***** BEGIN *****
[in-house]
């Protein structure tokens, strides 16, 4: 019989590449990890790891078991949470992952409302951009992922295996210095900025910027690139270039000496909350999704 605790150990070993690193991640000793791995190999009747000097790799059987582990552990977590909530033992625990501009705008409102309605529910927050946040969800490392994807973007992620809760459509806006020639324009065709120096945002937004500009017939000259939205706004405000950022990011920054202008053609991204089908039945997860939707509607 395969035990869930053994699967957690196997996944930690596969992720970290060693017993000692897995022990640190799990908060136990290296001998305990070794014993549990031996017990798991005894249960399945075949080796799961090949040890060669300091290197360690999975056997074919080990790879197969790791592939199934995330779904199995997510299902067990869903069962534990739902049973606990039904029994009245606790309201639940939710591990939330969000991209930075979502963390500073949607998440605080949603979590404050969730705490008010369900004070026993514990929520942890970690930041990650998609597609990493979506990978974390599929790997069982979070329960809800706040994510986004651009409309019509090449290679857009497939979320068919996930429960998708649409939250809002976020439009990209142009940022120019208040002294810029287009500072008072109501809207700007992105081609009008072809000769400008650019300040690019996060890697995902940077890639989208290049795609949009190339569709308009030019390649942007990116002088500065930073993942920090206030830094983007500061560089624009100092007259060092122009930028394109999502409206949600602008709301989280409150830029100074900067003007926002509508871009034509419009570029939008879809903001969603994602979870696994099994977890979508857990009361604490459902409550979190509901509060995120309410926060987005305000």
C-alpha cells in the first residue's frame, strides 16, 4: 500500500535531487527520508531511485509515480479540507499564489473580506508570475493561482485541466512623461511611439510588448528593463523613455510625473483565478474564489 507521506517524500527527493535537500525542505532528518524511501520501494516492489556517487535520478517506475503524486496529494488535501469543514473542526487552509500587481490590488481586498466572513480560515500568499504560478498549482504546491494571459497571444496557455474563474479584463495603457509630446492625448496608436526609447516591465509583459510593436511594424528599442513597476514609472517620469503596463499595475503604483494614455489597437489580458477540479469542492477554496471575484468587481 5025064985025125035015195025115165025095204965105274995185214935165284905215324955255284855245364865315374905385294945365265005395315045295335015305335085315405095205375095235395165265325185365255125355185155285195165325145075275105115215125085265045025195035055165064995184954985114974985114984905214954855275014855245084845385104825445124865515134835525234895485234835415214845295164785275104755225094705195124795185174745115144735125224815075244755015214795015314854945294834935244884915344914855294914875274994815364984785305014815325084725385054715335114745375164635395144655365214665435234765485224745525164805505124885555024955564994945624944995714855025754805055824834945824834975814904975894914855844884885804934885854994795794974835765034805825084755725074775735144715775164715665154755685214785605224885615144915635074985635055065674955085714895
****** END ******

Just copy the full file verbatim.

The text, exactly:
[in-house]
């Protein structure tokens, strides 16, 4: 019989590449990890790891078991949470992952409302951009992922295996210095900025910027690139270039000496909350999704 605790150990070993690193991640000793791995190999009747000097790799059987582990552990977590909530033992625990501009705008409102309605529910927050946040969800490392994807973007992620809760459509806006020639324009065709120096945002937004500009017939000259939205706004405000950022990011920054202008053609991204089908039945997860939707509607 395969035990869930053994699967957690196997996944930690596969992720970290060693017993000692897995022990640190799990908060136990290296001998305990070794014993549990031996017990798991005894249960399945075949080796799961090949040890060669300091290197360690999975056997074919080990790879197969790791592939199934995330779904199995997510299902067990869903069962534990739902049973606990039904029994009245606790309201639940939710591990939330969000991209930075979502963390500073949607998440605080949603979590404050969730705490008010369900004070026993514990929520942890970690930041990650998609597609990493979506990978974390599929790997069982979070329960809800706040994510986004651009409309019509090449290679857009497939979320068919996930429960998708649409939250809002976020439009990209142009940022120019208040002294810029287009500072008072109501809207700007992105081609009008072809000769400008650019300040690019996060890697995902940077890639989208290049795609949009190339569709308009030019390649942007990116002088500065930073993942920090206030830094983007500061560089624009100092007259060092122009930028394109999502409206949600602008709301989280409150830029100074900067003007926002509508871009034509419009570029939008879809903001969603994602979870696994099994977890979508857990009361604490459902409550979190509901509060995120309410926060987005305000």
C-alpha cells in the first residue's frame, strides 16, 4: 500500500535531487527520508531511485509515480479540507499564489473580506508570475493561482485541466512623461511611439510588448528593463523613455510625473483565478474564489 507521506517524500527527493535537500525542505532528518524511501520501494516492489556517487535520478517506475503524486496529494488535501469543514473542526487552509500587481490590488481586498466572513480560515500568499504560478498549482504546491494571459497571444496557455474563474479584463495603457509630446492625448496608436526609447516591465509583459510593436511594424528599442513597476514609472517620469503596463499595475503604483494614455489597437489580458477540479469542492477554496471575484468587481 5025064985025125035015195025115165025095204965105274995185214935165284905215324955255284855245364865315374905385294945365265005395315045295335015305335085315405095205375095235395165265325185365255125355185155285195165325145075275105115215125085265045025195035055165064995184954985114974985114984905214954855275014855245084845385104825445124865515134835525234895485234835415214845295164785275104755225094705195124795185174745115144735125224815075244755015214795015314854945294834935244884915344914855294914875274994815364984785305014815325084725385054715335114745375164635395144655365214665435234765485224745525164805505124885555024955564994945624944995714855025754805055824834945824834975814904975894914855844884885804934885854994795794974835765034805825084755725074775735144715775164715665154755685214785605224885615144915635074985635055065674955085714895